Does theistic evolution undermine the authority of scripture? First of all, why do I even ask the question? It came up during a conversation on Facebook. Where all good questions come from!
The answer to the question is NO.
Why doesn't theistic evolution (or evolutionary creationism) undermine the authority of scripture? Because the Bible is not a science book. Genesis one was never intended to tell us about how the universe was created.
The Bible is a reliable source of information about God and his plan for humanity. The first chapter of Genesis is a creation hymn of the ancient Israelites that was intended to differentiate them from the rest of the Ancient Near Eastern World. It was to show that one God created the world instead of the pantheon of gods that other civilizations claimed.
Even though I firmly believe in evolutionary creationism, I take the Bible very seriously. The Bible was inspired by God. It is not to be taken lightly. But, neither is it to be always read literally. Every portion of the Bible was written in a certain time and place and to a certain people. It is our responsibility as readers of the Bible to learn all we can about the context of the text so that we can make a reasonable interpretation.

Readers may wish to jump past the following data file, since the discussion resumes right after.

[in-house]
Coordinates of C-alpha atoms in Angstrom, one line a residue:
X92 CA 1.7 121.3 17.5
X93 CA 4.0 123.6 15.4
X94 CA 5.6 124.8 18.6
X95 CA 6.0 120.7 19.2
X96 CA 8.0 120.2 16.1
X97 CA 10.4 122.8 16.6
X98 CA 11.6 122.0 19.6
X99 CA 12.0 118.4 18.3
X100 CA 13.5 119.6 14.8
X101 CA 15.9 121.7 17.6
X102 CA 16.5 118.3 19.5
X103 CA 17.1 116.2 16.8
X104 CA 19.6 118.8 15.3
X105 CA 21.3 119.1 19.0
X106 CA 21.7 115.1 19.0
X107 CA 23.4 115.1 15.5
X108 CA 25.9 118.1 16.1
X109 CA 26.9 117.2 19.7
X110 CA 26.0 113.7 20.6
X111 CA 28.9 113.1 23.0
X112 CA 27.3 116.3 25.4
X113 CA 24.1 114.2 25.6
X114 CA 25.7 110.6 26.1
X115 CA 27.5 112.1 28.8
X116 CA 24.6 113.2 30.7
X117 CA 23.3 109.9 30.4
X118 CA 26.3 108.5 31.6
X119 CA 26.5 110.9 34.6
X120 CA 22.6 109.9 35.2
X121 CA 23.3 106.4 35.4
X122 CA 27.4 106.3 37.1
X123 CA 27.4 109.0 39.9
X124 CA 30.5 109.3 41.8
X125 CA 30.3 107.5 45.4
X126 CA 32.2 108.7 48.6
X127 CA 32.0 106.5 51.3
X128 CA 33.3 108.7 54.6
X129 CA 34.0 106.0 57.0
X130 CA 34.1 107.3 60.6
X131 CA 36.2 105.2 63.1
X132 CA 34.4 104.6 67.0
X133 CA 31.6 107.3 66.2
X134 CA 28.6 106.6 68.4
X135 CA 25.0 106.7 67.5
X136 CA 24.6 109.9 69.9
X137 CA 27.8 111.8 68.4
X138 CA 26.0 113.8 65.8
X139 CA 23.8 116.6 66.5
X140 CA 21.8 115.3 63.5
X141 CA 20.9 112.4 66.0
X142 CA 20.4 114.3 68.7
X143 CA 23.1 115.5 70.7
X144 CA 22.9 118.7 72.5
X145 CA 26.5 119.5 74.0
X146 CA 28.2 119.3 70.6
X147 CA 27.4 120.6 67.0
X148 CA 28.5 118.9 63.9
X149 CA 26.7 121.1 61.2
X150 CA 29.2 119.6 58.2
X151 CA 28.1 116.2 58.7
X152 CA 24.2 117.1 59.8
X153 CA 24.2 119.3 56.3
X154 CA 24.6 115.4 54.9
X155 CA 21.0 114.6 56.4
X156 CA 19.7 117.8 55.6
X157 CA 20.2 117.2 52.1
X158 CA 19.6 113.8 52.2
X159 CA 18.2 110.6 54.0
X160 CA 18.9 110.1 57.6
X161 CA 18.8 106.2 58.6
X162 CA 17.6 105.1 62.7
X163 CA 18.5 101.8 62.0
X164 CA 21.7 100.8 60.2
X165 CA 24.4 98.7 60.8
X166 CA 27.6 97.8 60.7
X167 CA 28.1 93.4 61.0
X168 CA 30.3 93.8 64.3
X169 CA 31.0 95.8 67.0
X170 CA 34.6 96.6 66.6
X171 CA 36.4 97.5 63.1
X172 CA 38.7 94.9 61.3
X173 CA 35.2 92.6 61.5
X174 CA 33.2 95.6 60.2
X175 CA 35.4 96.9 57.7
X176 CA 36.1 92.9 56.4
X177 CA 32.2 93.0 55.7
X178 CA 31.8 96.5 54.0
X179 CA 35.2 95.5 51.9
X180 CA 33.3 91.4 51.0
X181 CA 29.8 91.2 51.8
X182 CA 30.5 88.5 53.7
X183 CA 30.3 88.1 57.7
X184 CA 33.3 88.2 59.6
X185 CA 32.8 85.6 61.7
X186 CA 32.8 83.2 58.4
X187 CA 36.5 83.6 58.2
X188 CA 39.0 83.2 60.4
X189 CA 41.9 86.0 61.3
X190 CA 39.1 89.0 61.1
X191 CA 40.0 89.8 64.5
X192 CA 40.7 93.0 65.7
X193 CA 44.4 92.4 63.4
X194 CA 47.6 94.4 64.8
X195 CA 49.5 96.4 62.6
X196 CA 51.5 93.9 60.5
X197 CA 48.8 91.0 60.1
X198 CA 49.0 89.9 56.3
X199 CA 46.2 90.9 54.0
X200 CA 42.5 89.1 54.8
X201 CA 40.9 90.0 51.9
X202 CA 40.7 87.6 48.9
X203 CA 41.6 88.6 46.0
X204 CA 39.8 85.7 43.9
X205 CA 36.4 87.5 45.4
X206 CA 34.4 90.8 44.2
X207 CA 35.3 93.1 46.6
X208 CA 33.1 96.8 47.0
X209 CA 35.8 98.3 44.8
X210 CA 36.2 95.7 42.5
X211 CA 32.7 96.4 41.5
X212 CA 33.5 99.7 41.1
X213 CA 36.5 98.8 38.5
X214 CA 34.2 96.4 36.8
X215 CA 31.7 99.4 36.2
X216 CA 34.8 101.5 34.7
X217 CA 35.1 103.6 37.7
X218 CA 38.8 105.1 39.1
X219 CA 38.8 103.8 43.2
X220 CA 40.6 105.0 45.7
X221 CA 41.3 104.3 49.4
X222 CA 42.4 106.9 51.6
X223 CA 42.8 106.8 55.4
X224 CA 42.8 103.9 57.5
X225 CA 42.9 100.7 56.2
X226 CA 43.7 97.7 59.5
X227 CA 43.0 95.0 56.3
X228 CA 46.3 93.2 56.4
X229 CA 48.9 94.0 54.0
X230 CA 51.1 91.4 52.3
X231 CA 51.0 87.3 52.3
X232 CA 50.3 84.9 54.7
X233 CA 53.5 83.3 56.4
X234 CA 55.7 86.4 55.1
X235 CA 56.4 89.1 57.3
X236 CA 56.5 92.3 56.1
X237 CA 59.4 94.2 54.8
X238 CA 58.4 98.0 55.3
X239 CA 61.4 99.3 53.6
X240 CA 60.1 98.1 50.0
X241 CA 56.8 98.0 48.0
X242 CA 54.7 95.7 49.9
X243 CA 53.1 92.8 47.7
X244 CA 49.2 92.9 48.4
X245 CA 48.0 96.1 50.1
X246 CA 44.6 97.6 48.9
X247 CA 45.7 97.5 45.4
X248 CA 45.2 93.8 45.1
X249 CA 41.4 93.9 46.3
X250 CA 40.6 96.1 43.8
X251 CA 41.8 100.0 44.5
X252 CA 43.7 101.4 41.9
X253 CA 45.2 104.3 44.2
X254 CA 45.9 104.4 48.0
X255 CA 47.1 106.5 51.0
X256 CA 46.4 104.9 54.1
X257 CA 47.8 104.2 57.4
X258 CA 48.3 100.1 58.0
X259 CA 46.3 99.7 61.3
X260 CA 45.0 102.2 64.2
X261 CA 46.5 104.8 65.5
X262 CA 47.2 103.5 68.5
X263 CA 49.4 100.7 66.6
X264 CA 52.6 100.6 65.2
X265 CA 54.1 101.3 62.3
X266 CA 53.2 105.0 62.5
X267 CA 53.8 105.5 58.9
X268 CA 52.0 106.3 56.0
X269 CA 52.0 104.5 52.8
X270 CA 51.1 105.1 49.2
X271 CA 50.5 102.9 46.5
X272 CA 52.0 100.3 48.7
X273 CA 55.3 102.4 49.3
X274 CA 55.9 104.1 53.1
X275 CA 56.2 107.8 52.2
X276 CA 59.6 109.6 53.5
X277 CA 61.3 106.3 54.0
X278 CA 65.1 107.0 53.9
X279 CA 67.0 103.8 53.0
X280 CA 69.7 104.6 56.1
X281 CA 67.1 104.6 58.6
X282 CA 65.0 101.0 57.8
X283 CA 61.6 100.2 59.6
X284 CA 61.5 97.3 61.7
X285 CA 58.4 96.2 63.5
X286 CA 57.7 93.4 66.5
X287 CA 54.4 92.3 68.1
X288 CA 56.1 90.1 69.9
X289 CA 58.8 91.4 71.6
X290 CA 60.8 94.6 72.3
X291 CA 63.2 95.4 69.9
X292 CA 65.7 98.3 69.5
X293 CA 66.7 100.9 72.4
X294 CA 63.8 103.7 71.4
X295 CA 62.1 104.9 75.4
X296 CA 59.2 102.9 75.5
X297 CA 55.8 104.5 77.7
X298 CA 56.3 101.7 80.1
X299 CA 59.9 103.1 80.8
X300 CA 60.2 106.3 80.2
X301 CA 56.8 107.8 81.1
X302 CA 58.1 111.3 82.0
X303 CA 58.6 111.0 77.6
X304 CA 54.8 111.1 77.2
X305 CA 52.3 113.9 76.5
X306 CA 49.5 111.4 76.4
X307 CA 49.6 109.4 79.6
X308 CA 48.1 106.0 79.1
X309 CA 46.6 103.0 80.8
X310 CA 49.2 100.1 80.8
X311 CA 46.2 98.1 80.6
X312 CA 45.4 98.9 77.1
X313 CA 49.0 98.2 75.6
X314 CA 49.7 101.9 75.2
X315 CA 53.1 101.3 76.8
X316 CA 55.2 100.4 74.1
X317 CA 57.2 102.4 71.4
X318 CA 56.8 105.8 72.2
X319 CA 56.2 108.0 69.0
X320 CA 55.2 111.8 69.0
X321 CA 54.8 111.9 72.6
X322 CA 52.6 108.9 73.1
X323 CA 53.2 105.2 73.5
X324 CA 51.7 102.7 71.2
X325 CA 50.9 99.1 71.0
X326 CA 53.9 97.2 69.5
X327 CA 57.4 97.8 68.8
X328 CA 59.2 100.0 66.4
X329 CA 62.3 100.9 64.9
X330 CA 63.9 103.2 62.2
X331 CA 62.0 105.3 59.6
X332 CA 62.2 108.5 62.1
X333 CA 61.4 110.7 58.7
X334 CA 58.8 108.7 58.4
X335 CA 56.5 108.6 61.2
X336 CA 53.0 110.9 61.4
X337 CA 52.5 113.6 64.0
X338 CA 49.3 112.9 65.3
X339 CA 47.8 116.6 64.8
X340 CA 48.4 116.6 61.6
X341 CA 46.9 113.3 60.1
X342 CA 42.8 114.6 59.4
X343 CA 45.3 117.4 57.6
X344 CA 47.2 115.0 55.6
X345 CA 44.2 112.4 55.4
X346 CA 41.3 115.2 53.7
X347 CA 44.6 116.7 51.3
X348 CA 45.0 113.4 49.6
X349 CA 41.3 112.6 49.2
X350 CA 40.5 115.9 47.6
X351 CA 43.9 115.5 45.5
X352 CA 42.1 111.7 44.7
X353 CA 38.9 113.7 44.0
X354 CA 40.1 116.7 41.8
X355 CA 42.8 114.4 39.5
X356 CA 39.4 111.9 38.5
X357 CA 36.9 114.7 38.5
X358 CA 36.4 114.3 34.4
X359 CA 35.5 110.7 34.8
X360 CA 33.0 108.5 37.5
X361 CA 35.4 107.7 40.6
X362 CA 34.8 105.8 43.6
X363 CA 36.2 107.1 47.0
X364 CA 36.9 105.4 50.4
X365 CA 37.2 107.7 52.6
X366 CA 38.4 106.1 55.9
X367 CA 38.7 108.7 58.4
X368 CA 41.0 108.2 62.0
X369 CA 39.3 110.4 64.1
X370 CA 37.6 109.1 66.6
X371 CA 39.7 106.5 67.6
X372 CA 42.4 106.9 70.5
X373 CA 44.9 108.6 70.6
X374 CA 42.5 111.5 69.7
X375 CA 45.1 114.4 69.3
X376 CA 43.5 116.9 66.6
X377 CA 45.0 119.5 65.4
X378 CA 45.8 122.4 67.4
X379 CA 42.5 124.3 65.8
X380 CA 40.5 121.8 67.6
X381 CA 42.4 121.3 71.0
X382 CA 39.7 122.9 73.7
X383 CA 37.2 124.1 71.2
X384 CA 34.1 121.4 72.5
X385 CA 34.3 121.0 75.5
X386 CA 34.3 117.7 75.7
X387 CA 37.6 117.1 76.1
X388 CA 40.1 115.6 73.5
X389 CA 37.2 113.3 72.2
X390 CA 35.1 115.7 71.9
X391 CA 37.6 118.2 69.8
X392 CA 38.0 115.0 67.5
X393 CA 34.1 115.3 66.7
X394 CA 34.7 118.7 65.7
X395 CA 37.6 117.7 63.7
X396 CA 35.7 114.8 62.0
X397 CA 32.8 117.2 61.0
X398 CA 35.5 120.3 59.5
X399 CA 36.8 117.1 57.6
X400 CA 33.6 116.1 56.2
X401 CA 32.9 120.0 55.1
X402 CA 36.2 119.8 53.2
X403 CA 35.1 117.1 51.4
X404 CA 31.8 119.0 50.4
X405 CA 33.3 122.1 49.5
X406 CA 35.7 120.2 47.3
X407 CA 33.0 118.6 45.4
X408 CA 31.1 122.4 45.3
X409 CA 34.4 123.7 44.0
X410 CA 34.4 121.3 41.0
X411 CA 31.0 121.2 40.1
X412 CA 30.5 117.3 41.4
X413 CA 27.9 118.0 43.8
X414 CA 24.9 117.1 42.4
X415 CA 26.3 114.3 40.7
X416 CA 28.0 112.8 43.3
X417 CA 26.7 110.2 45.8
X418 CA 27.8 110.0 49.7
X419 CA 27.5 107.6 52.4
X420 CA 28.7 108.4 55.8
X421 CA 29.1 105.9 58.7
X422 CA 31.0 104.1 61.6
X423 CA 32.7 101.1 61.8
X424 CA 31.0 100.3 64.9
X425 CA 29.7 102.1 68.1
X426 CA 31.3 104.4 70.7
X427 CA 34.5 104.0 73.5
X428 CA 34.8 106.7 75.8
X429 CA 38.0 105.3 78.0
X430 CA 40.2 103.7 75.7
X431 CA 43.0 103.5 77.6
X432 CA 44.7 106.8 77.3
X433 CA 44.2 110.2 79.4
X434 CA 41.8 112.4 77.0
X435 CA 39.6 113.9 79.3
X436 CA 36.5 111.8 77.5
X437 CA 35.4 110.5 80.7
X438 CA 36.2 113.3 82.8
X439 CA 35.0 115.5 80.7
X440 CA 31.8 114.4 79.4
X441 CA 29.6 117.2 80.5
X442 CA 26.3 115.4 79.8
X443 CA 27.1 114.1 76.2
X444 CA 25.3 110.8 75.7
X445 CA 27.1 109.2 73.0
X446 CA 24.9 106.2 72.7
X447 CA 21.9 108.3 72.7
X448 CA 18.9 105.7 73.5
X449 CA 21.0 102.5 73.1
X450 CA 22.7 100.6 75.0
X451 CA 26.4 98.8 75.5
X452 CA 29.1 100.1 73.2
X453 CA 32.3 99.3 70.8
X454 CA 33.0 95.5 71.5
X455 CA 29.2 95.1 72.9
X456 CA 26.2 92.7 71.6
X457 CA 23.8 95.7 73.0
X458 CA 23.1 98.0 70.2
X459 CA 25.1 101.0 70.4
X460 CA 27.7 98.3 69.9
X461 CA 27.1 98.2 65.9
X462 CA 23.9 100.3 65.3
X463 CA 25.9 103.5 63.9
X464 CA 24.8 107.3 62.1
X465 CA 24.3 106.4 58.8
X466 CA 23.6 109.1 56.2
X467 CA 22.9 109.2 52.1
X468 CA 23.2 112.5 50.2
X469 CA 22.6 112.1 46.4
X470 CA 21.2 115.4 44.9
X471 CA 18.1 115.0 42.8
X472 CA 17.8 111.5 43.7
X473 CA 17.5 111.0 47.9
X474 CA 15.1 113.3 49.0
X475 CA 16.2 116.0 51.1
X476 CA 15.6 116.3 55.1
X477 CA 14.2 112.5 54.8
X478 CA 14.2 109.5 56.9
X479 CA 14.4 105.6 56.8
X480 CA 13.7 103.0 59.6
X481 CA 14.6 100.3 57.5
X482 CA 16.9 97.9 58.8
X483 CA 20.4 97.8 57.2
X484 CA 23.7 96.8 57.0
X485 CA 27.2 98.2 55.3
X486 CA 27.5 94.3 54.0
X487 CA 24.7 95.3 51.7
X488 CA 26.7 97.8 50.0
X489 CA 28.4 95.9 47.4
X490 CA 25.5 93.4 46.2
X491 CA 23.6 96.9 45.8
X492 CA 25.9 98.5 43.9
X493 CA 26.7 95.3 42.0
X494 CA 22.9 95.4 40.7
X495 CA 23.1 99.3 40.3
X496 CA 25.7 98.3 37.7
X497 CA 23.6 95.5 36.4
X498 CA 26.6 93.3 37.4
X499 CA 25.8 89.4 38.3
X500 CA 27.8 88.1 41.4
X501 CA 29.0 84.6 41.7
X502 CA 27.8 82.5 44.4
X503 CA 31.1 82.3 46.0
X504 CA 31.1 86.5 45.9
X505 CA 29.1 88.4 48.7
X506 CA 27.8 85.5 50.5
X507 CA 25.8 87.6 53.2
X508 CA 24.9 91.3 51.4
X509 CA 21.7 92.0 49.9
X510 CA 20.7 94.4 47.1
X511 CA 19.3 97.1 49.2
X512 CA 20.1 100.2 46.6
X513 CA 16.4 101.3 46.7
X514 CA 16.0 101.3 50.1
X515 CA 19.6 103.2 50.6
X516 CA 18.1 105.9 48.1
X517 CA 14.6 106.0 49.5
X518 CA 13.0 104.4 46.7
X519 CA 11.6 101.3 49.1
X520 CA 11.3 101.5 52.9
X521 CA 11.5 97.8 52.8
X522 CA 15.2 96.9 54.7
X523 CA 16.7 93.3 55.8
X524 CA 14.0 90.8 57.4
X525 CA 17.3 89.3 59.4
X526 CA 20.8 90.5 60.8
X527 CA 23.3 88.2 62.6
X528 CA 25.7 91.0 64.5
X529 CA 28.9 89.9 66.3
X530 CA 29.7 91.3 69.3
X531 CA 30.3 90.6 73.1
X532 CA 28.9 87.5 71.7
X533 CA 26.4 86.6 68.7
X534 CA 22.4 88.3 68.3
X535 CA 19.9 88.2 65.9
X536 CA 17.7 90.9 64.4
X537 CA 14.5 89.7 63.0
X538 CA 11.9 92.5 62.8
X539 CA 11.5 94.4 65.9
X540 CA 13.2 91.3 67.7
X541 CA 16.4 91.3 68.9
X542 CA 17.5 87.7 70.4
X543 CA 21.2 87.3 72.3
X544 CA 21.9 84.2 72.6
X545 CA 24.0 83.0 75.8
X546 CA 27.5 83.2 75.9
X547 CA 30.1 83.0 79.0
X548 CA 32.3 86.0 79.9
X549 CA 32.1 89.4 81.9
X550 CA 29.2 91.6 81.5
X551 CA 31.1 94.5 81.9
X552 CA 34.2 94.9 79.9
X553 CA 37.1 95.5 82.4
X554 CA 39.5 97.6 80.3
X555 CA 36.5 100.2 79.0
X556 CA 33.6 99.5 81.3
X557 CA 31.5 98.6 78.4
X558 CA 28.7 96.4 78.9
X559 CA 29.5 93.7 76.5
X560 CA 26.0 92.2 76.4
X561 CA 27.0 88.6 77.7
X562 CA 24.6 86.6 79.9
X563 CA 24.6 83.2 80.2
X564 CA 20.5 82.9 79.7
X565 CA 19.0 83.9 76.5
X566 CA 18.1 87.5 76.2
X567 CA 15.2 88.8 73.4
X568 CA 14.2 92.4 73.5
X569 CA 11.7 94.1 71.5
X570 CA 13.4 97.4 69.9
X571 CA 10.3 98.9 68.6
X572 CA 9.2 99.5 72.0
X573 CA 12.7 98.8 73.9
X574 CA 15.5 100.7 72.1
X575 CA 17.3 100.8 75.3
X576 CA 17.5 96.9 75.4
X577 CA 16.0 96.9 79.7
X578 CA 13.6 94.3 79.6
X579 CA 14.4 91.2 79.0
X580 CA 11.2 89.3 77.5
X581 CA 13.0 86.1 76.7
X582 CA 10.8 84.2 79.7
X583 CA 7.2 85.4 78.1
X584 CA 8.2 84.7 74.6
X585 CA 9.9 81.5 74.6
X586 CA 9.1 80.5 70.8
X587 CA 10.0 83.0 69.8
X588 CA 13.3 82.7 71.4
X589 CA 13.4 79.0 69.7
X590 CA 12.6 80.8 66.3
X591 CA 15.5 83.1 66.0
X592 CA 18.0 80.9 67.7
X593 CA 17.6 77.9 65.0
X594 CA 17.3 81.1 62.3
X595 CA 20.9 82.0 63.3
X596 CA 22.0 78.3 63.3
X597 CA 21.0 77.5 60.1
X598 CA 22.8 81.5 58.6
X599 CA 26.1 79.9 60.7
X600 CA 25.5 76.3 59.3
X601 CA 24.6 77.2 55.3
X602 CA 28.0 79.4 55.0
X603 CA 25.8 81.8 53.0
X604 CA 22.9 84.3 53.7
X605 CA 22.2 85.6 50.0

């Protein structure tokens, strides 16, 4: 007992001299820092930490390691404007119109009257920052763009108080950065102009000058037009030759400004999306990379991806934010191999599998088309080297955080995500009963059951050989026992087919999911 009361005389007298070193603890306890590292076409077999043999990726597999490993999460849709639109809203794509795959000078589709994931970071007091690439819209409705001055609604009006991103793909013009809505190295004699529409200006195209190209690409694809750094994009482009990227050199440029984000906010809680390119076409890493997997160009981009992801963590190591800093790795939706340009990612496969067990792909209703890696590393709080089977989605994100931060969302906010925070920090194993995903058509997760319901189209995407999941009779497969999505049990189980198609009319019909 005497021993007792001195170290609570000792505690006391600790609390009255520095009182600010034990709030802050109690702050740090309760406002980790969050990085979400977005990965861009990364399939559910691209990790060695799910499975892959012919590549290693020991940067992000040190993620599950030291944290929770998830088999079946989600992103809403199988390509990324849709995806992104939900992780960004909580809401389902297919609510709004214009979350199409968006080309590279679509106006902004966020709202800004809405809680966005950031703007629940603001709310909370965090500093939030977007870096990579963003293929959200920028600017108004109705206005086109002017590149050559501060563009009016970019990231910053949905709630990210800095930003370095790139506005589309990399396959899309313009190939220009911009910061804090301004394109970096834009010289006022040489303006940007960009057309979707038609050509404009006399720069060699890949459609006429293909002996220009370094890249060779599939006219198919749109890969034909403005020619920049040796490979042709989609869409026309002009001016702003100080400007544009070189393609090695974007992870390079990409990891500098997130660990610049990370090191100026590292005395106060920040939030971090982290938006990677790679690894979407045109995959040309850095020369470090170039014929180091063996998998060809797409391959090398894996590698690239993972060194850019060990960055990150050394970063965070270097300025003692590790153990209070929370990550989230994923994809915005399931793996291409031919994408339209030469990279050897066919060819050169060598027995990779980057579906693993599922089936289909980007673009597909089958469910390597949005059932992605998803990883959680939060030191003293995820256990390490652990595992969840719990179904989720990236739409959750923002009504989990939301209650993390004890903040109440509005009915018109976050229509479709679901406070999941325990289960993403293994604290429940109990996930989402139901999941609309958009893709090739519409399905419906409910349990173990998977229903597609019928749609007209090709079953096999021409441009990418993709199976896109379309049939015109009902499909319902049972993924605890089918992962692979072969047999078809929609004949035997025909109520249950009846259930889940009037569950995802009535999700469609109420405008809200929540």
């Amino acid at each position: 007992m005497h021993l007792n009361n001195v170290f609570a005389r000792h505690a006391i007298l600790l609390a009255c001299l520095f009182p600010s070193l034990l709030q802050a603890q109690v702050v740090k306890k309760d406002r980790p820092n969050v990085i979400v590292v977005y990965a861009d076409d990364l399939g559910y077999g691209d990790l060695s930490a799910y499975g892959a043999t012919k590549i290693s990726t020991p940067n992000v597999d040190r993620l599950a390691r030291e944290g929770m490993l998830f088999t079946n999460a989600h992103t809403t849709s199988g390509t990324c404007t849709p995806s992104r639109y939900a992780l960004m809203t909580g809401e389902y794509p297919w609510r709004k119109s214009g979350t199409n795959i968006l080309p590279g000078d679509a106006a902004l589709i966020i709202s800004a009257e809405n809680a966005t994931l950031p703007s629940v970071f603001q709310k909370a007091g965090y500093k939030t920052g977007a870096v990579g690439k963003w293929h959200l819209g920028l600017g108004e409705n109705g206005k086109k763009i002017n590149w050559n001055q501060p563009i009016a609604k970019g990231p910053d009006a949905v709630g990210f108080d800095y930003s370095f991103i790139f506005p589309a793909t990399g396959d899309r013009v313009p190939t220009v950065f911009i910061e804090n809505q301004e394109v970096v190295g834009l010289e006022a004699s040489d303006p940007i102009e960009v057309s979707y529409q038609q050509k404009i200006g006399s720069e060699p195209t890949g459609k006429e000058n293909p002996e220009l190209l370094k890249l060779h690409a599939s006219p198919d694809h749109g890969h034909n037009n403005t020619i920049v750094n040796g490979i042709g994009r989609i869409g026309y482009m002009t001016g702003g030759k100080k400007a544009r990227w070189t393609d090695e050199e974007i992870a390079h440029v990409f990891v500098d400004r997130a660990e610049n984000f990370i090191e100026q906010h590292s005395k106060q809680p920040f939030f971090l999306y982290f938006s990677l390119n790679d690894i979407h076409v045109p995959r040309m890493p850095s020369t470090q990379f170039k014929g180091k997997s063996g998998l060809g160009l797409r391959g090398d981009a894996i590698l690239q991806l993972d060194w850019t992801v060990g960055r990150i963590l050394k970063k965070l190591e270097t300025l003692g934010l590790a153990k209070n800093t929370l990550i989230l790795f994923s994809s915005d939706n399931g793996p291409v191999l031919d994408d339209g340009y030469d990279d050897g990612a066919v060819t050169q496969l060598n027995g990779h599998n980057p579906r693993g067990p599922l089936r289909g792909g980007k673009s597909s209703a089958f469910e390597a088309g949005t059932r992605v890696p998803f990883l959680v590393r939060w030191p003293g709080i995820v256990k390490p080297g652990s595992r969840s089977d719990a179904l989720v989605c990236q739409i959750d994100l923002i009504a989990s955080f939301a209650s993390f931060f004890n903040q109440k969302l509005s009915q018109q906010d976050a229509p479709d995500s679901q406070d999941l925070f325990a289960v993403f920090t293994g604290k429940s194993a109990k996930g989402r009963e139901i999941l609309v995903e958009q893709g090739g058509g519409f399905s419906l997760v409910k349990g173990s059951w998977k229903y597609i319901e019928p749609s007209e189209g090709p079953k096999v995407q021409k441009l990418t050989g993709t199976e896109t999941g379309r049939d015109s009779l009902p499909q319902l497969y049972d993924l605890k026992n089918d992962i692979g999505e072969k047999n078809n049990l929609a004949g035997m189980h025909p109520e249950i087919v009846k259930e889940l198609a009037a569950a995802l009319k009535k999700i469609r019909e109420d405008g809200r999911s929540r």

So, when we read the first chapter in Genesis, we see that it is a poetic hymn written by a pre-scientific people. (Note: Calling ancient Israelites "pre-scientific" is not intended to be disparaging. These people were intelligent, but their culture had not yet developed the scientific method so their understanding of the universe was different from ours.) Reading the Bible this way is not frivolous or "loose". It is trying to understand the text for what it is.
For more reading on this topic, I would highly recommend anything on the BioLogs website or anything by Denis Lamoreux, a theologian and biologist.